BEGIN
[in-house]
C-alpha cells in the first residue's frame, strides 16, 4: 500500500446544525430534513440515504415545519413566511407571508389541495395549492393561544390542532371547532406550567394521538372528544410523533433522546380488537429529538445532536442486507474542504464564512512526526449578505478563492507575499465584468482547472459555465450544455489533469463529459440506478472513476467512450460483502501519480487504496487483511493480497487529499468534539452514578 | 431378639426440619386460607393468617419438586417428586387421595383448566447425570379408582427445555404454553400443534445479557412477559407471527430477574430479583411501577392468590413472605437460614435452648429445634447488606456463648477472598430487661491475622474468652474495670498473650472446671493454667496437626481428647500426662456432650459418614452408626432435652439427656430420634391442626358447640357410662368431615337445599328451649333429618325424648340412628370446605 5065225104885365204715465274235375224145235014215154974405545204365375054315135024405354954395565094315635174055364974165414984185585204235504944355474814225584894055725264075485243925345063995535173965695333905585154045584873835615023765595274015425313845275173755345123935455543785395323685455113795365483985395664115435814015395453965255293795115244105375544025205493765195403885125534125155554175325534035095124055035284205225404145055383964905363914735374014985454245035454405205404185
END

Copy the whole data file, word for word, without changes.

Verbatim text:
[in-house]
C-alpha cells in the first residue's frame, strides 16, 4: 500500500446544525430534513440515504415545519413566511407571508389541495395549492393561544390542532371547532406550567394521538372528544410523533433522546380488537429529538445532536442486507474542504464564512512526526449578505478563492507575499465584468482547472459555465450544455489533469463529459440506478472513476467512450460483502501519480487504496487483511493480497487529499468534539452514578 | 431378639426440619386460607393468617419438586417428586387421595383448566447425570379408582427445555404454553400443534445479557412477559407471527430477574430479583411501577392468590413472605437460614435452648429445634447488606456463648477472598430487661491475622474468652474495670498473650472446671493454667496437626481428647500426662456432650459418614452408626432435652439427656430420634391442626358447640357410662368431615337445599328451649333429618325424648340412628370446605 5065225104885365204715465274235375224145235014215154974405545204365375054315135024405354954395565094315635174055364974165414984185585204235504944355474814225584894055725264075485243925345063995535173965695333905585154045584873835615023765595274015425313845275173755345123935455543785395323685455113795365483985395664115435814015395453965255293795115244105375544025205493765195403885125534125155554175325534035095124055035284205225404145055383964905363914735374014985454245035454405205404185